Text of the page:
Dubrovnik: A haze of smoke
We spend a couple of days in Dubrovnik relaxing and taking it easy in what is mostly a pleasant place to visit. Especially at this time of year when things are getting quieter, but the streets are still quite busy. Tourists regularly spill out of buses and converge upon the narrow streets of the old City. At the entrance of Pile gate a flamboyantly dressed man awaits with a perch full of brightly coloured parrots. People (particularly children) gravitate to him as he places birds randomly on passersby, seeing how many of the disgruntled creatures he can bedeck someone with before they get antsy and start pecking at each other… “Don’t bite!” he cautions an errant member of his troupe before scooping another up and kissing it – freeze-framing at the right moment so the cameras can flash and capture the kodak moment. His treasure chest sits below the bird perch awaiting donations from the masses.
The only broad street in the old city is lined with cafes and restaurants all boasting pretty much the same menu. Old men pace the streets attempting to persuade some tourists to venture up the side streets to the cafes on the next level. A steady stream of tourists hand over their coins to gain entrance to the steps leading to the top of the city walls where they can get a bird’s eye view of the city that is crammed onto this big rock. All the stone is white – white blocks or white marble paving. The roofs are a rich uniform terracotta red. The colour scheme is exactly matched in the heights above us where the city has grown up into the mountainside. The buildings are all tall, and most of the streets are narrow. Even when the sun is at its fullest there’s plenty of shade amongst the side streets. The somewhat haphazard growth of buildings always keeps to the traditional materials and endeavours to provide pedestrians with respite from the sun. This is a relief as we venture up the infinite steps leading to new levels that can’t be seen from below.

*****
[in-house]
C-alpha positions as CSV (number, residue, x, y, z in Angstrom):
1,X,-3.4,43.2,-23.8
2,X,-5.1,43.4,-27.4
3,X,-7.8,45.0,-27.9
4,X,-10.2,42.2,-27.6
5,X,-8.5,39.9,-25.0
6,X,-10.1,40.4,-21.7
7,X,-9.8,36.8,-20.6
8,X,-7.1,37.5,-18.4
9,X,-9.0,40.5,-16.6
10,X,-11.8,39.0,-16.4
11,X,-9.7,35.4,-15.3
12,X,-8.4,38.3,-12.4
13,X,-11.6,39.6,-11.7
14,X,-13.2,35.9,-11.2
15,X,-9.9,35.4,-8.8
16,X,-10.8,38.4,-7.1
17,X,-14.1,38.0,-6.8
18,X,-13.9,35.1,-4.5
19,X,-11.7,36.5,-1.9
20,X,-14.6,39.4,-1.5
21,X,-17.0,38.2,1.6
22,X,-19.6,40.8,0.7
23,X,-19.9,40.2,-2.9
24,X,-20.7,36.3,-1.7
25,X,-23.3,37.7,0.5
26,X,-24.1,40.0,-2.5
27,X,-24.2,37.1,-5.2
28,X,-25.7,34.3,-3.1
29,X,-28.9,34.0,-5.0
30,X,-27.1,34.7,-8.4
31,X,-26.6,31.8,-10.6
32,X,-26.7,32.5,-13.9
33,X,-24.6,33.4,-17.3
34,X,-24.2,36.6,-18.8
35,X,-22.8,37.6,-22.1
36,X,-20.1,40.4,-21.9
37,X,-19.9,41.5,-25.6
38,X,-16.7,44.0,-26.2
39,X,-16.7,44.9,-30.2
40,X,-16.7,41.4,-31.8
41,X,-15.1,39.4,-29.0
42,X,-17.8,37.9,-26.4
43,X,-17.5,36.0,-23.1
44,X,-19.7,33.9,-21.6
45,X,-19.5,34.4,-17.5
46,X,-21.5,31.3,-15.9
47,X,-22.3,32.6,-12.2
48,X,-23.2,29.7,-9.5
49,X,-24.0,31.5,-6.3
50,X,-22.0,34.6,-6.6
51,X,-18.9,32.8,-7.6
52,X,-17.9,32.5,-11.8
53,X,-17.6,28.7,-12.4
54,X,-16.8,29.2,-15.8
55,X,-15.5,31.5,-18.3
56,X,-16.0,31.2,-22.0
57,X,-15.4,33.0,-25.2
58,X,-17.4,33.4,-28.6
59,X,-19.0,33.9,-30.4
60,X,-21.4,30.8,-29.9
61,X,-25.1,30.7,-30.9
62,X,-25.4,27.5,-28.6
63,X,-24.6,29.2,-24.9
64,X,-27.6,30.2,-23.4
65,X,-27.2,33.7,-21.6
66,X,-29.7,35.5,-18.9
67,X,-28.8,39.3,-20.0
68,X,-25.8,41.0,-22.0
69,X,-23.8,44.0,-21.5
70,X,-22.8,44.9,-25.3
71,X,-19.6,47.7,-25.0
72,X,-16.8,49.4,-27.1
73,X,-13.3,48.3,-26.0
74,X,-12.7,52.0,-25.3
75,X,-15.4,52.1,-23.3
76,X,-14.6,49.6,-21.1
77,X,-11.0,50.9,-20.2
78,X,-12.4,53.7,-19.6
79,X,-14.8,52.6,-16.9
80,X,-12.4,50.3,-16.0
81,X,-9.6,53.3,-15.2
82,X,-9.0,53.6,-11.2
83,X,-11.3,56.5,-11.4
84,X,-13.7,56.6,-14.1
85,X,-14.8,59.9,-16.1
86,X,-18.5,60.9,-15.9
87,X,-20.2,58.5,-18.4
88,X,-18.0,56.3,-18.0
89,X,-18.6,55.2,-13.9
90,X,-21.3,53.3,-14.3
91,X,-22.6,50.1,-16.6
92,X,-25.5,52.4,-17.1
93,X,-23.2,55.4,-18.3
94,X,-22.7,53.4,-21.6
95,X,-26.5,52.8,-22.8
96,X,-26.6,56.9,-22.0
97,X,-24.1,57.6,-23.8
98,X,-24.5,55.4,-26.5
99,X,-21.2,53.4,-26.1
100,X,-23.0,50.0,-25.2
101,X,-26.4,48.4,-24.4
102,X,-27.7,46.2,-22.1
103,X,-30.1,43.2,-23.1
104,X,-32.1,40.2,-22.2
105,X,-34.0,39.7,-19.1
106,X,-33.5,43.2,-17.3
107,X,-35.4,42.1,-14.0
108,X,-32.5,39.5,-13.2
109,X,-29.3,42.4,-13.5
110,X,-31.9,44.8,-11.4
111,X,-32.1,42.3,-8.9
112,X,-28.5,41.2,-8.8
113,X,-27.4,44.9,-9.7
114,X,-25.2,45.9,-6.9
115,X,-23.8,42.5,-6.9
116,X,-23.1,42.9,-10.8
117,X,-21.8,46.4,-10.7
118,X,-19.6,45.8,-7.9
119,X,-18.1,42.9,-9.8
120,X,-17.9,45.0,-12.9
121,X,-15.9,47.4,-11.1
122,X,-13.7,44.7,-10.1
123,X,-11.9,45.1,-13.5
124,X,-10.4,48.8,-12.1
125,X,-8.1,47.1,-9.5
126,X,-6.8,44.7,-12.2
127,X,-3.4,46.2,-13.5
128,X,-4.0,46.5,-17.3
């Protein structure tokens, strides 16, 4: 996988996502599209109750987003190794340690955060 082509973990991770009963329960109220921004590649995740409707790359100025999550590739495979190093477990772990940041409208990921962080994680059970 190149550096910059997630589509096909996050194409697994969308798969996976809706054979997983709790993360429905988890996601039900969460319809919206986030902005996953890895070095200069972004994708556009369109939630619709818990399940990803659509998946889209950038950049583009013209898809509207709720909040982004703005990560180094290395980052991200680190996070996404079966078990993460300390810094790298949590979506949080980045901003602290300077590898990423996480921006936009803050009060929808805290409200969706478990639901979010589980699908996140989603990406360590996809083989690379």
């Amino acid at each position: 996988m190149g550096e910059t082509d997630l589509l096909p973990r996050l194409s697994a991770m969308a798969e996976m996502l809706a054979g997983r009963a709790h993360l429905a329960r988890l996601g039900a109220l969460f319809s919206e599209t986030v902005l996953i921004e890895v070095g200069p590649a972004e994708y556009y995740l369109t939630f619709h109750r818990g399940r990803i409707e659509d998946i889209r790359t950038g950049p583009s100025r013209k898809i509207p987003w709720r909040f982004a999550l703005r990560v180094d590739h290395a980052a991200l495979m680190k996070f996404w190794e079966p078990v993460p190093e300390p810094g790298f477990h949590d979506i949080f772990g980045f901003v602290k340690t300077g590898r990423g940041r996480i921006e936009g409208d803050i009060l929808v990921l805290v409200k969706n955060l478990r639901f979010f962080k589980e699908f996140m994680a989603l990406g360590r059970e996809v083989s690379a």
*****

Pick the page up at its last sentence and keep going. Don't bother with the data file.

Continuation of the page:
There we find yet more streets full of cafes and restaurants before these give way to residential housing. The further you climb, the more you can glimpse of the city. I don’t envy whoever carts all the fresh produce up these steps every day to stock the restaurants. After checking out the view we make our way back down to the depths of the city where the crowds are focusing their attention. We stroll the streets getting orientated in the sprawling mass. It’s like stepping into the middle of a medieval novel merged with a modern-day crowded island like Singapore. Who knows what might be around the next corner? An impressive amount of buildings have been crammed into a tiny space giving weird angles and levels with random dead ends. You get a hint of Escher looking up at the higher levels that seem to go on t0 infinity. Meanwhile you wouldn’t look twice if a medieval peasant or King passed you by on the street. There’s a timeless quality to the city.